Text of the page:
“Nearly nine years after construction began for Tianjin Eco-City (TEC), saltpans and barren land inhospitable to both cultivation and industry have been transformed into a city of high rises and green spaces,” ST said.
“The eco-city project – a collaboration between the Singapore and Chinese governments – has today reached ‘an inflection point’ where demand for homes now exceeds supply,” DPM Tharman told reporters in Tianjin.
BG Tay Lim Hen, the current CEO and the 4th one who oversees the development of TEC, even boasted to reporters saying that predictions that TEC would end up as one of a growing number of ghost cities, have been proven wrong.
Today, the 30 sq km township has a 70,000-strong population, and over 27,000, or 90 per cent, of its apartments have been sold, he proudly proclaimed.
BG Tay used to be 6th Division Commander and Assistant Chief of General Staff (Operations) fo SAF.
Only 20% target population reached
However, the fact of the matter is, when TEC was launched 10 years ago in 2007, it was planned to support a population of 350,000 in its investment plan. At 70,000, only 20% of the target population has been achieved thus far.
It was also projected to cost about S$9.7 billion and targeted for completion between 2018 and 2023.
No doubt, BG Tay would probably argue that the completion date has yet to be reached.
However, most intriguing was a report last year by Le Monde, a French newspaper, quoting Chinese officials in TEC saying that there has been massive cost overruns in TEC.
“The cost of the project, on the other hand, has greatly exceeded expectations. Between 80 and 100 billion yuan (11 to 14 billion euros) have already been spent, for a final bill that should climb to 230 billion yuan (32 billion euros), according to the managers,” reported Le Monde.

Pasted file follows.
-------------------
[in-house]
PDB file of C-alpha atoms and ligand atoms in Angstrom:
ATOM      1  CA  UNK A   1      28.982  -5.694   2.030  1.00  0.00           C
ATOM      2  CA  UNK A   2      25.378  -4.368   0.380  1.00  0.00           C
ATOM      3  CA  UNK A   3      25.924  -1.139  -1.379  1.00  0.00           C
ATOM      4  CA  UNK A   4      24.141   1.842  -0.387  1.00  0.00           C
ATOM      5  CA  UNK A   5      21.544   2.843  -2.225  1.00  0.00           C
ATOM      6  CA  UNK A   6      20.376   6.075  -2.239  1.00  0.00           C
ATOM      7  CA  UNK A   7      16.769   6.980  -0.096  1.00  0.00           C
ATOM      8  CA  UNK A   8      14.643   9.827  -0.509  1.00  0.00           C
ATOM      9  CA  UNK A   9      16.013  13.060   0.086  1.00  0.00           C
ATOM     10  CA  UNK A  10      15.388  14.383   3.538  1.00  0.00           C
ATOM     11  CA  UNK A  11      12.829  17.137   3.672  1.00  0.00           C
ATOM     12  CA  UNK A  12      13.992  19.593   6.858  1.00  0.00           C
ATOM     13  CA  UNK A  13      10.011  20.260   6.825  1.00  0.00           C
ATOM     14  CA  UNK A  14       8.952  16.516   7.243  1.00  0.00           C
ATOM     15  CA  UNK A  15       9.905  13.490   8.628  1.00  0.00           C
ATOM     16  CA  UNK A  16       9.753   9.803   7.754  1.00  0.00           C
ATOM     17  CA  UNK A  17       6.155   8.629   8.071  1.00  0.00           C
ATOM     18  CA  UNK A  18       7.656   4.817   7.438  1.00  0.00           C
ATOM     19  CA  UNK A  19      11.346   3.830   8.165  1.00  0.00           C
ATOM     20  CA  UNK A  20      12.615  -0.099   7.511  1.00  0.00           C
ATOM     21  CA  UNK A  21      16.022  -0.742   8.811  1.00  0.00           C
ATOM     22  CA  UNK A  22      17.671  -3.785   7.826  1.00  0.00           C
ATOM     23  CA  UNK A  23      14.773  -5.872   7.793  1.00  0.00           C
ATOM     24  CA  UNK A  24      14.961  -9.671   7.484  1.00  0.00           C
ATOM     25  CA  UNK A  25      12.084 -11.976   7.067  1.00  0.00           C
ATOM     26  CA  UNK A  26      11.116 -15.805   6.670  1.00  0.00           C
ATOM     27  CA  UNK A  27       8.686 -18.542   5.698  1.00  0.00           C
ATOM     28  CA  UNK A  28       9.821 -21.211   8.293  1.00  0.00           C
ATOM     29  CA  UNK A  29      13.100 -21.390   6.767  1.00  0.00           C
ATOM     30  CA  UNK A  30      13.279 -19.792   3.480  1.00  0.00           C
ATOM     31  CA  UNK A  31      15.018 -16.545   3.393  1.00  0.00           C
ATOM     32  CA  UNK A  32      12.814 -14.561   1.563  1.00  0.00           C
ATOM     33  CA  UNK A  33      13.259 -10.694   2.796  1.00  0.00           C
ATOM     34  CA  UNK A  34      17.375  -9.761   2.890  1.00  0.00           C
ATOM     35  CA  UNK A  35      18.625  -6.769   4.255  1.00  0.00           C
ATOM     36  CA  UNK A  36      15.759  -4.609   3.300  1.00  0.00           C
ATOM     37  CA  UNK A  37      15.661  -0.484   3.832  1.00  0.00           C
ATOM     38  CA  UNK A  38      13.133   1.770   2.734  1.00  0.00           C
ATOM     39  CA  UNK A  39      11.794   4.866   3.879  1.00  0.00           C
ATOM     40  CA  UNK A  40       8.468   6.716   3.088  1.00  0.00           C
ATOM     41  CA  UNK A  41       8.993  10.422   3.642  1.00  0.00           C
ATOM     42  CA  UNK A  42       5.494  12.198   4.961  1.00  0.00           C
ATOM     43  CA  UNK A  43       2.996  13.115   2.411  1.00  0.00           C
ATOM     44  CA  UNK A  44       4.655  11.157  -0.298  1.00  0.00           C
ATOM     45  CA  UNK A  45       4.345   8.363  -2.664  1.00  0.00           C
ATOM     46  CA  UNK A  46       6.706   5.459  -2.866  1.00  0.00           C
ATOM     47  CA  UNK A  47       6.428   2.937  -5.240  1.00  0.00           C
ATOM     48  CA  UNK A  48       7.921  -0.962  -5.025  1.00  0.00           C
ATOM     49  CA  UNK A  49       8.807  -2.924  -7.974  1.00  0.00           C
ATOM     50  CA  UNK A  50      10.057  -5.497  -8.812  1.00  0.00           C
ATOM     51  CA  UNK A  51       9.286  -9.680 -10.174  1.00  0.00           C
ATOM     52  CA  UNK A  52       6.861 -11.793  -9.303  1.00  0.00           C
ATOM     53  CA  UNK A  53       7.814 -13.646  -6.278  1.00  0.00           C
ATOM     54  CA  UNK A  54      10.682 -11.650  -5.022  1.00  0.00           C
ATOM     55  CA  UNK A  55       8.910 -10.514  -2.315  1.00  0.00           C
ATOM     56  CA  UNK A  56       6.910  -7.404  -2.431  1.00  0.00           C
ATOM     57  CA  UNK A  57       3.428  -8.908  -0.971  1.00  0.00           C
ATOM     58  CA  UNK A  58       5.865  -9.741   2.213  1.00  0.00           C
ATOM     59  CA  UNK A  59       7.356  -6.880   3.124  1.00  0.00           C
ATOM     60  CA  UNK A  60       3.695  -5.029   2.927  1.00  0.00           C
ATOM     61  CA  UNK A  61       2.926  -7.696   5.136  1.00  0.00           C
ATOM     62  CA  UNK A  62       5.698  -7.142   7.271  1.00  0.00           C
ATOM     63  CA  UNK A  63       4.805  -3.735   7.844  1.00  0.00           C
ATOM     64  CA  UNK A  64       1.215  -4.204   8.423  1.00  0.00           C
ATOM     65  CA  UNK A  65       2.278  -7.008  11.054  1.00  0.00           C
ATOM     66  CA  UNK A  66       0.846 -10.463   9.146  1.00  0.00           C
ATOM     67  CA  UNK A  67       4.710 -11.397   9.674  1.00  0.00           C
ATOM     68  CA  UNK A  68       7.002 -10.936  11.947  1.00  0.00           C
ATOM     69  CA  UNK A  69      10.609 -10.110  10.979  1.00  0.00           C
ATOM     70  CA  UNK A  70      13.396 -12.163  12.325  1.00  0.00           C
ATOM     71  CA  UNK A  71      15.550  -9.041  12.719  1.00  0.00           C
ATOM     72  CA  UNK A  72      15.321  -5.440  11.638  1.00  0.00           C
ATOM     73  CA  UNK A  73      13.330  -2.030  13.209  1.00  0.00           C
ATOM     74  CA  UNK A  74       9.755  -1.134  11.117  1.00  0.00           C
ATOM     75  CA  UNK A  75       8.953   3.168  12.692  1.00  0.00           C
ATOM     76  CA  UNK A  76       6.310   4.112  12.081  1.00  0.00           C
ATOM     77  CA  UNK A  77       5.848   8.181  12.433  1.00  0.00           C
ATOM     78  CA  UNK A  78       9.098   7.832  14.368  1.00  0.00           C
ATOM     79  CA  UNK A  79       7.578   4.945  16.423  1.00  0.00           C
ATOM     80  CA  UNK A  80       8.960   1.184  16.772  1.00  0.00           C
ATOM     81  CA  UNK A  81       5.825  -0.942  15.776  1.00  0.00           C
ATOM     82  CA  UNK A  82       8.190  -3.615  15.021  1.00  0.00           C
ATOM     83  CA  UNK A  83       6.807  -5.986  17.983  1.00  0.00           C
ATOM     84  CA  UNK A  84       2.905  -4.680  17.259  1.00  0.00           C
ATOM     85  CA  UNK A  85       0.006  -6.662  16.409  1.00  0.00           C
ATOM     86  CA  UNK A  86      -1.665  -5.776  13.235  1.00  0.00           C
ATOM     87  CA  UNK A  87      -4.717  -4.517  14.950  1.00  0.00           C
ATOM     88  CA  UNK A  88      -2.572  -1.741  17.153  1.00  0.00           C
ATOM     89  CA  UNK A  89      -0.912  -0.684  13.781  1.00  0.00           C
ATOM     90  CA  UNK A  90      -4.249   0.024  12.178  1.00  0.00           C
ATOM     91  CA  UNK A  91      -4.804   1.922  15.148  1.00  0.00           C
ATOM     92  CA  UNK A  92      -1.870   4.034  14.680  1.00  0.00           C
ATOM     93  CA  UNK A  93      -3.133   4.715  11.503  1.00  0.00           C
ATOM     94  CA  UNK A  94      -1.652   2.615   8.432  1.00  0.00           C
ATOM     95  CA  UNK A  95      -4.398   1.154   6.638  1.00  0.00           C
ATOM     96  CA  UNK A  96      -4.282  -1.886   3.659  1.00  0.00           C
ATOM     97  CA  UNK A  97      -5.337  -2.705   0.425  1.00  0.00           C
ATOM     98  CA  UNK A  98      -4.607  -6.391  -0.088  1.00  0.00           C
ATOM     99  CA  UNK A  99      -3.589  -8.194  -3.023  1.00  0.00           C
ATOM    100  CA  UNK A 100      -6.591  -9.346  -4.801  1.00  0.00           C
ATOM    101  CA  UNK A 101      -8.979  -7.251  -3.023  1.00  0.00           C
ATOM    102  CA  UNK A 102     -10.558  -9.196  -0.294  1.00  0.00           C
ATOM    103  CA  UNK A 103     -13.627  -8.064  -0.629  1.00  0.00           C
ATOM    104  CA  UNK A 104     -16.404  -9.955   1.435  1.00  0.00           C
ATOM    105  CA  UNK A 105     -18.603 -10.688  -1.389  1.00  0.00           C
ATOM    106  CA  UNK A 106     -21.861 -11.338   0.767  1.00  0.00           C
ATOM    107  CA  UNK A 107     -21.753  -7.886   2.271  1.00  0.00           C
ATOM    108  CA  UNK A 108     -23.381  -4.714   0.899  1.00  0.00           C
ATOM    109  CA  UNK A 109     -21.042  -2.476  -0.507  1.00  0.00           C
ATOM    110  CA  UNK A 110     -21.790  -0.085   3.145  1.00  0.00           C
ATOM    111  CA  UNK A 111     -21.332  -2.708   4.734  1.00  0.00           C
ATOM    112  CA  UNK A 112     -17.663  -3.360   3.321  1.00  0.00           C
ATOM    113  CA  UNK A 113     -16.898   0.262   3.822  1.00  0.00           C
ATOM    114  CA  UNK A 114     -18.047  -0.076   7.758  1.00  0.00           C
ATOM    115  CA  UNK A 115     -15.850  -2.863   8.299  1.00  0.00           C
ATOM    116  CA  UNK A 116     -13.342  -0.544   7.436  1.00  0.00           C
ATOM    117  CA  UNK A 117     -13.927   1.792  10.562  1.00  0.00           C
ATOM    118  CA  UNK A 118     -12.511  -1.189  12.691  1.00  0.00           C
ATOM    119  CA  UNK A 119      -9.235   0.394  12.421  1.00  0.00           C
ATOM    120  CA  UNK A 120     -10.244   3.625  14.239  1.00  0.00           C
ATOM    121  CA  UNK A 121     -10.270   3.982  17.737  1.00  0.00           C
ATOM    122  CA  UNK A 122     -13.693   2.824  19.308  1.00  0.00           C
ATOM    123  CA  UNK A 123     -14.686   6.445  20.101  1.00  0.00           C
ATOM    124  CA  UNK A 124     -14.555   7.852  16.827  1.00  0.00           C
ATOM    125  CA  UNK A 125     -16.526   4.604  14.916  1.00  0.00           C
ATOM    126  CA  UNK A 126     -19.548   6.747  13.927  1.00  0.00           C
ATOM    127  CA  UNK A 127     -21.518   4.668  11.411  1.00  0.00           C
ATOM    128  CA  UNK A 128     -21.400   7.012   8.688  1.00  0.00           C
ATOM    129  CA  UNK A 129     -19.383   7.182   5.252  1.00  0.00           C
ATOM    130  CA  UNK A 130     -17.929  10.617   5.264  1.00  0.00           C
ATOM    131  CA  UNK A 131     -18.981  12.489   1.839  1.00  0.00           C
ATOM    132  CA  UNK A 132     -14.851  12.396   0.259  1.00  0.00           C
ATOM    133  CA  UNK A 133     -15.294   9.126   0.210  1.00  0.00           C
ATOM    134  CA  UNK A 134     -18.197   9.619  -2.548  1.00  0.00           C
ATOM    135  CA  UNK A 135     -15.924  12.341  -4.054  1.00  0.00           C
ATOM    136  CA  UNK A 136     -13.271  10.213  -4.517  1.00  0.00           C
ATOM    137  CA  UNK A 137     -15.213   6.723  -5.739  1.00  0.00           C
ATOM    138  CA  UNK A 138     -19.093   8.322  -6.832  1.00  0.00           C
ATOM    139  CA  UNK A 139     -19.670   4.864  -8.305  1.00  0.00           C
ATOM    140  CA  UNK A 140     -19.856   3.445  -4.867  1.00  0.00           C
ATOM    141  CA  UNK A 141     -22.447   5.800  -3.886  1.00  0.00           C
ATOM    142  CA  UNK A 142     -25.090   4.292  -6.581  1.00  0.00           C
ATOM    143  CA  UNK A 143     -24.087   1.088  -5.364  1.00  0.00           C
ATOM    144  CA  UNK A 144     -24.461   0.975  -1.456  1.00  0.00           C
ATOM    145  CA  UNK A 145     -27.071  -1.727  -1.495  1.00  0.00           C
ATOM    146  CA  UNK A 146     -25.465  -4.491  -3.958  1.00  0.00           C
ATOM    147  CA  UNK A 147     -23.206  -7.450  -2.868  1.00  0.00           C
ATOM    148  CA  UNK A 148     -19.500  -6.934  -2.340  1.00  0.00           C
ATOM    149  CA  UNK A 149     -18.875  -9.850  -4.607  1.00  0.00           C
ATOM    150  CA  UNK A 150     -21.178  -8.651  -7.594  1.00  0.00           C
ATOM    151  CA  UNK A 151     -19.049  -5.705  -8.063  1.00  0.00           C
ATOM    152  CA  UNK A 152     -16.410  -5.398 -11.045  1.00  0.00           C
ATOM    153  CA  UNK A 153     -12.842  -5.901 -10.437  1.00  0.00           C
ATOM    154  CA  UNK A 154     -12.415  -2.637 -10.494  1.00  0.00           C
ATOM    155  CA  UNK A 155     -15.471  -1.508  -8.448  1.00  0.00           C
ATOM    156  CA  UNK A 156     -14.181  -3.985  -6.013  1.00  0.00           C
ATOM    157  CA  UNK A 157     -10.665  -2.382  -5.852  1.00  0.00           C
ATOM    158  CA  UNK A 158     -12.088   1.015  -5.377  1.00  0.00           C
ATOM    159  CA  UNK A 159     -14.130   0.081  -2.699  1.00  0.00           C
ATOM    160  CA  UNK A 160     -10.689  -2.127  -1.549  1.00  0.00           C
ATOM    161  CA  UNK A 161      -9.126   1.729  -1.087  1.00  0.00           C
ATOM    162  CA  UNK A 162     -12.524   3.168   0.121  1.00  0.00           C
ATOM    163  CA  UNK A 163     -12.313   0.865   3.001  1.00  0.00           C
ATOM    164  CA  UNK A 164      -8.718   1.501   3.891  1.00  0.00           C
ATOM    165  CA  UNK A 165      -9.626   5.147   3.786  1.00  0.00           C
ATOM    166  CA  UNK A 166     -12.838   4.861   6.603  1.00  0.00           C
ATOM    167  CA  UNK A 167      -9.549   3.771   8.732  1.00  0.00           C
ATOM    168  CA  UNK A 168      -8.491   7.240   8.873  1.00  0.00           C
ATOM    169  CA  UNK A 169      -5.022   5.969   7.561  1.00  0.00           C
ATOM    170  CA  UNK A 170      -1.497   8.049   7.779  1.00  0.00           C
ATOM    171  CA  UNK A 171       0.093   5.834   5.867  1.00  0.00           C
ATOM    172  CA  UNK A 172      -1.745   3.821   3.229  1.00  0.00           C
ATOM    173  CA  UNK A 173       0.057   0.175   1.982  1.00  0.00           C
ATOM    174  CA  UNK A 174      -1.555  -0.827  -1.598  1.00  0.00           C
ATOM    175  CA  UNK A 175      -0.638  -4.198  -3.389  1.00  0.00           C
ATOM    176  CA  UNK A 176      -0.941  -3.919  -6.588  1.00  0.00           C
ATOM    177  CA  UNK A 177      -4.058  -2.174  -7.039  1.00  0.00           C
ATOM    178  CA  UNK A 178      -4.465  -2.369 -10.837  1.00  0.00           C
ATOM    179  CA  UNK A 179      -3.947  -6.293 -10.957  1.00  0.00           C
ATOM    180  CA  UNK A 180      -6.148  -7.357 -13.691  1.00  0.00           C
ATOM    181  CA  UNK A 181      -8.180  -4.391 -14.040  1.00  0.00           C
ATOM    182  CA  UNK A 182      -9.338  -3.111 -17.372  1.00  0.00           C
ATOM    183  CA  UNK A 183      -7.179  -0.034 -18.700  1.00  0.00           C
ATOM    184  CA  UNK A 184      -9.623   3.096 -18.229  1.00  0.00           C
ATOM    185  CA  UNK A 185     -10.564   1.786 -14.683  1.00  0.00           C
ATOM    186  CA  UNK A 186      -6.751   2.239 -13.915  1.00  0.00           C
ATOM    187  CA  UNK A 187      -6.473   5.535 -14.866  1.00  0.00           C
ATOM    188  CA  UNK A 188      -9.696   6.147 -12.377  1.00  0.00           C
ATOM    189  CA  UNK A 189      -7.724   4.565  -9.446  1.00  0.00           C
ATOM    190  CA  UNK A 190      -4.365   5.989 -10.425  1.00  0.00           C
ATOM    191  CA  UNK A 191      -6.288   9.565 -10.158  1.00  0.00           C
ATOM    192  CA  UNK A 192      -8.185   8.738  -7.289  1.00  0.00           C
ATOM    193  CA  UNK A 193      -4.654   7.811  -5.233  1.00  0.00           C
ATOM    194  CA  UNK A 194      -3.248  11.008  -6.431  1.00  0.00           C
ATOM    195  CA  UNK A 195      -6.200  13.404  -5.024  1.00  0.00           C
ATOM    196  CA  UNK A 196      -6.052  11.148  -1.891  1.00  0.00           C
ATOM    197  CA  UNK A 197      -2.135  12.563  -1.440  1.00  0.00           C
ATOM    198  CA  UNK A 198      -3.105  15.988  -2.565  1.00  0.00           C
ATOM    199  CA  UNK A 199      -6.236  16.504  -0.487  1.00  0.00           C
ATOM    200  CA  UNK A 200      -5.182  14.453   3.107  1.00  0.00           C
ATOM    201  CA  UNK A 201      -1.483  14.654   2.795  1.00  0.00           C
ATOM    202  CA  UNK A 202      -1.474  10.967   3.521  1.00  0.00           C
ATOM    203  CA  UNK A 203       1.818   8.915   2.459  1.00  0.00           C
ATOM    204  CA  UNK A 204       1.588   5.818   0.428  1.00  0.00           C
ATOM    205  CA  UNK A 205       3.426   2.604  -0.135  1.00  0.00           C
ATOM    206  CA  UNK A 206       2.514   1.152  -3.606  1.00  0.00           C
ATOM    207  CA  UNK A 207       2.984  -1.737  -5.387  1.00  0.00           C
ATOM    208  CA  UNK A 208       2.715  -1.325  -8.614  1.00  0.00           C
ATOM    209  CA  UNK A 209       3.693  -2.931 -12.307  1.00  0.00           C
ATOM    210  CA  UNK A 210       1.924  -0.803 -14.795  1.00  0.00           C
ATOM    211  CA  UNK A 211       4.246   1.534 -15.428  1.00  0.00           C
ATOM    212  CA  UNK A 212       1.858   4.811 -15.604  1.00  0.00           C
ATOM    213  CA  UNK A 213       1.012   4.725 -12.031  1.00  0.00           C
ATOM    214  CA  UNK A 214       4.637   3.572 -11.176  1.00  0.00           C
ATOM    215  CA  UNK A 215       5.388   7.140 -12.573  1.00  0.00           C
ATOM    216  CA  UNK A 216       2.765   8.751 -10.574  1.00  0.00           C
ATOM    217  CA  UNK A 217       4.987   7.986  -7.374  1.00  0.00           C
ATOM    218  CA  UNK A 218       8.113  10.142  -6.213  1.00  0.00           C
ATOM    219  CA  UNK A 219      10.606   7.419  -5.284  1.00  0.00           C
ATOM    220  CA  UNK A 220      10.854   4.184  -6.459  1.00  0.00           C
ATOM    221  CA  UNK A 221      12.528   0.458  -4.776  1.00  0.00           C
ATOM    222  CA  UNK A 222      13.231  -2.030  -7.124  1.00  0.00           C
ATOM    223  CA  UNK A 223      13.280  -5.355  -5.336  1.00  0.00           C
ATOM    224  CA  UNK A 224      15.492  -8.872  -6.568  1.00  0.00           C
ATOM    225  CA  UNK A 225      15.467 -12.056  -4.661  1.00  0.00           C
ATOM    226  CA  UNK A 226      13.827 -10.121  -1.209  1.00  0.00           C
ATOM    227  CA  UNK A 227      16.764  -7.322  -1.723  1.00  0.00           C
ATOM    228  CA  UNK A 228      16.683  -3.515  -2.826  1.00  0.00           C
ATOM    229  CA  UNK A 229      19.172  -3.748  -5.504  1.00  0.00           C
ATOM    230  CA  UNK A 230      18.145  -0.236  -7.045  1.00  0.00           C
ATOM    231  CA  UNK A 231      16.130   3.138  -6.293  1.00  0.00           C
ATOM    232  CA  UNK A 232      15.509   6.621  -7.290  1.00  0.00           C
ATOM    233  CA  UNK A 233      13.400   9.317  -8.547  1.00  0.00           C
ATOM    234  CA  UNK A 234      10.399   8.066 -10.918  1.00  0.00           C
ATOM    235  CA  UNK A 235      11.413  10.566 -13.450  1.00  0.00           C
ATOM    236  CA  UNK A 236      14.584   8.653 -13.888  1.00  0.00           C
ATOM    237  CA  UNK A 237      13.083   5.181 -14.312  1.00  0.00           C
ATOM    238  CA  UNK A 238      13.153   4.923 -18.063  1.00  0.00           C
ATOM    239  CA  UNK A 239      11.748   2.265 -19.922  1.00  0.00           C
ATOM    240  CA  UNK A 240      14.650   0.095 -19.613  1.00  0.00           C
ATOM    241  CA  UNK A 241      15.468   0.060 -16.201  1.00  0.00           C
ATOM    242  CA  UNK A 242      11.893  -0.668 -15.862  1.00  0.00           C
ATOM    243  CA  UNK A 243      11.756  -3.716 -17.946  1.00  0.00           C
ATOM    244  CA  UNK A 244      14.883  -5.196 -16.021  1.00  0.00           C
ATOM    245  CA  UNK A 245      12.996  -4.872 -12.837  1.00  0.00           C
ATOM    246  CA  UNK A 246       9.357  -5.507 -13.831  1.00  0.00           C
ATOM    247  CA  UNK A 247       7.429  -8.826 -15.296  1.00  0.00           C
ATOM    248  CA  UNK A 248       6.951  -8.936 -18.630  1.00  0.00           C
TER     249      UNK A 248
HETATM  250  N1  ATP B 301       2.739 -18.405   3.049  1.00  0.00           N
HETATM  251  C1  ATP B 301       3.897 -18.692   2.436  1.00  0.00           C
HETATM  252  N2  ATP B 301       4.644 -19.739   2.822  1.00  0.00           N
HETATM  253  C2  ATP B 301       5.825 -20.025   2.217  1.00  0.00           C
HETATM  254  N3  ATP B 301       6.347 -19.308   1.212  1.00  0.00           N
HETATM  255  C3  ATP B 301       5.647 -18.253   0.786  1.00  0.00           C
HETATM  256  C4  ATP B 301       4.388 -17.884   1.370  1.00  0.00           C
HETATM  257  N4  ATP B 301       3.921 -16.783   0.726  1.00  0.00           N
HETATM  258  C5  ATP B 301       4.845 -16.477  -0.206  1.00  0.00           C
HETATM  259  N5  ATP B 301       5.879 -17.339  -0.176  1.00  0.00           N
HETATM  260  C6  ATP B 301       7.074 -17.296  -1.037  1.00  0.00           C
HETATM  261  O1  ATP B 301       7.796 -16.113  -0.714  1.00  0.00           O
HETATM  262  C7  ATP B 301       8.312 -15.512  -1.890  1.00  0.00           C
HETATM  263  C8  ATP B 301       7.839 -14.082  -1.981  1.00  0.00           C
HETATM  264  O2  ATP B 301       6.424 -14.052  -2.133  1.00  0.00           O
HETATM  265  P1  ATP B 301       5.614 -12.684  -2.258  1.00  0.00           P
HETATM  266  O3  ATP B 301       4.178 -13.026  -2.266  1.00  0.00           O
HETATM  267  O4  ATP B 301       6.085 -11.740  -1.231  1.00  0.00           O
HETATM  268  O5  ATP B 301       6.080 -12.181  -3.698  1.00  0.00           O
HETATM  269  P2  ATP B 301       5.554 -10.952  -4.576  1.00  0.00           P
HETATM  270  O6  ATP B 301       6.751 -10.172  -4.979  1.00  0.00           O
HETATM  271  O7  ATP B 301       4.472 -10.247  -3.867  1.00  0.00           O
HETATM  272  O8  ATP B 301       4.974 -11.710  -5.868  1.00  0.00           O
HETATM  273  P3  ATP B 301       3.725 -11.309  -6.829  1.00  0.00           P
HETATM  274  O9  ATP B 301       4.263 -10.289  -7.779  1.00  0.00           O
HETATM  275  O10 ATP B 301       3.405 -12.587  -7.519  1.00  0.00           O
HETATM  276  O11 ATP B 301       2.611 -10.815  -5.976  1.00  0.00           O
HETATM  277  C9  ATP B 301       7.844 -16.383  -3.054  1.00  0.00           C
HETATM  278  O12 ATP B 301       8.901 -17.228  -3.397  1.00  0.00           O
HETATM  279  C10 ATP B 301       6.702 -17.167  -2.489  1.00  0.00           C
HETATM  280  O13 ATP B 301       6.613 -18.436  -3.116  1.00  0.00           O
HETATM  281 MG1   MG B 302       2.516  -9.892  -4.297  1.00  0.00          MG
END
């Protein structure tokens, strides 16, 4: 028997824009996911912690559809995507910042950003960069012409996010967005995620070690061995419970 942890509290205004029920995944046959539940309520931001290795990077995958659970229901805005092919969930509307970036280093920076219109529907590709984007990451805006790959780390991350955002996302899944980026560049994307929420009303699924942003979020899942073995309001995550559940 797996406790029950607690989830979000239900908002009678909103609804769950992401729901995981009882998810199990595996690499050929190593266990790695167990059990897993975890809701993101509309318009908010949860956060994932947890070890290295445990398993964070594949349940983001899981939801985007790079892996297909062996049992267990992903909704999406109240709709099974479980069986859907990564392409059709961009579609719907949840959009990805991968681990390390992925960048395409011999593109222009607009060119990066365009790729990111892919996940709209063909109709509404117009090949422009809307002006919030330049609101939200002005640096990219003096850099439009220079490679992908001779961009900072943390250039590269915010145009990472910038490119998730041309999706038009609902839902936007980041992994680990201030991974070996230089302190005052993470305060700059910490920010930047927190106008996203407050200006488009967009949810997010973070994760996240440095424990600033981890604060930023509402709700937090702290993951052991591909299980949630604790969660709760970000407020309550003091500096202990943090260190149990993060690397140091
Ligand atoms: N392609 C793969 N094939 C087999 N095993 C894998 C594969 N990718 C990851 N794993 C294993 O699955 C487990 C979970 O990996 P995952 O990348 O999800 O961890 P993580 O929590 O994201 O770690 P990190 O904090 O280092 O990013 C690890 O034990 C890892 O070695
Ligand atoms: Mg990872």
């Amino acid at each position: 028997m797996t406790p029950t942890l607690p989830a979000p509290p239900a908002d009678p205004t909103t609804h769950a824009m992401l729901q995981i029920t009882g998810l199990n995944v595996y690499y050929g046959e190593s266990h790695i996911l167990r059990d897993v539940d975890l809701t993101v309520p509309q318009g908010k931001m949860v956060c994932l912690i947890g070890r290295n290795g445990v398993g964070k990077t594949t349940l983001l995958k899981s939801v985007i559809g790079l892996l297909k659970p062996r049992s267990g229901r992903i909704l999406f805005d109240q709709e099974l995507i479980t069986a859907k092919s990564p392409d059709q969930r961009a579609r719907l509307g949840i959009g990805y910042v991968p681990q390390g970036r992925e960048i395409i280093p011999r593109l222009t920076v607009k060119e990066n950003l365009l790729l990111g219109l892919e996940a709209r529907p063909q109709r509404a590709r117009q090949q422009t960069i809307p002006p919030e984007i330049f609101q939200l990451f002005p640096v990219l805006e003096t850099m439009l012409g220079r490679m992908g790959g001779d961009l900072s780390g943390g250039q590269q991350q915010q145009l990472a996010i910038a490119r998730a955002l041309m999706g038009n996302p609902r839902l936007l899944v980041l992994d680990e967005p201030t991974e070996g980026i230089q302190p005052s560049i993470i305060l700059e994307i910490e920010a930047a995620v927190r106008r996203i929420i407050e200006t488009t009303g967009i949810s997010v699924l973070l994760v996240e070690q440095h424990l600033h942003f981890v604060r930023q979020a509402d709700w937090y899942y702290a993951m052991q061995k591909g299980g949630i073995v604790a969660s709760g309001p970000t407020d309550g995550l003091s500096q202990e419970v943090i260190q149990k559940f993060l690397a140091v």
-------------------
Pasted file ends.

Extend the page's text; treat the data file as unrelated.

Massive cost overruns
In other words, if these quoted figures are correct, some S$16 to 20 billion have already been spent on TEC and the final bill, to Singaporeans, would be S$46 billion!
It’s no secret that financing of the project comes from Singapore in this joint venture with Tianjin. This far exceeds the S$9.7 billion in the original TEC investment plan.
Le Monde also revealed that one of the main reasons the apartments were able to sell is because of housing subsidies. Le Monde reported, “Zhang Meijie, along with her husband and two children, are among those who opted for Tianjin… But the real decider, for Zhang Meijie, is that housing was subsidized. As such they were able to get their apartment below market cost. Too bad for her husband, who has to commute an hour to work each way.”
Le Monde added that interest from the business community has also been “less than hoped for”.
In other cities in China, they have become a “ghost city” simply because many of the city govts or developers ran out of money in developing them. In the case of TEC, the Singapore government continues to “invest” Singapore’s public monies into it.
Constructions will continue, no doubt. Buildings will not be left unfinished and no massive debts are incurred, unlike the situation in other Chinese “ghost” cities- all because of the deep pockets of the Singapore Government filled with taxpayers’ money.
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